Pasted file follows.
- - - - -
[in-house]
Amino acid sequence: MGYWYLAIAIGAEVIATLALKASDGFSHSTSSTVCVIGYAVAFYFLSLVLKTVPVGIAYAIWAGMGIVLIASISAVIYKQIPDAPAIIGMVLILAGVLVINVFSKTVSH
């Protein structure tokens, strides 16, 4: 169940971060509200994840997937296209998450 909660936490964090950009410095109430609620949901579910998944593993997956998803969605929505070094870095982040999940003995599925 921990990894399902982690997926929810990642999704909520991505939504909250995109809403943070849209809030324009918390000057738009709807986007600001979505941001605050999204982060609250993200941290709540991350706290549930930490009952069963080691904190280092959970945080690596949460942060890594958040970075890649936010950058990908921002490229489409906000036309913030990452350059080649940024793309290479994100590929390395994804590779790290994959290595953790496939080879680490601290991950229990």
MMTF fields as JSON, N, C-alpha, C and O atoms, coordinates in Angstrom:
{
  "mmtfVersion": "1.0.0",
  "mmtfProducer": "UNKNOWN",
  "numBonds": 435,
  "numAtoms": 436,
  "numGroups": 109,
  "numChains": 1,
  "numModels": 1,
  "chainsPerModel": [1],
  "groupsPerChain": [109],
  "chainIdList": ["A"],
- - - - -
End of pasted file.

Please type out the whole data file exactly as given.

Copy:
[in-house]
Amino acid sequence: MGYWYLAIAIGAEVIATLALKASDGFSHSTSSTVCVIGYAVAFYFLSLVLKTVPVGIAYAIWAGMGIVLIASISAVIYKQIPDAPAIIGMVLILAGVLVINVFSKTVSH
């Protein structure tokens, strides 16, 4: 169940971060509200994840997937296209998450 909660936490964090950009410095109430609620949901579910998944593993997956998803969605929505070094870095982040999940003995599925 921990990894399902982690997926929810990642999704909520991505939504909250995109809403943070849209809030324009918390000057738009709807986007600001979505941001605050999204982060609250993200941290709540991350706290549930930490009952069963080691904190280092959970945080690596949460942060890594958040970075890649936010950058990908921002490229489409906000036309913030990452350059080649940024793309290479994100590929390395994804590779790290994959290595953790496939080879680490601290991950229990």
MMTF fields as JSON, N, C-alpha, C and O atoms, coordinates in Angstrom:
{
  "mmtfVersion": "1.0.0",
  "mmtfProducer": "UNKNOWN",
  "numBonds": 435,
  "numAtoms": 436,
  "numGroups": 109,
  "numChains": 1,
  "numModels": 1,
  "chainsPerModel": [1],
  "groupsPerChain": [109],
  "chainIdList": ["A"],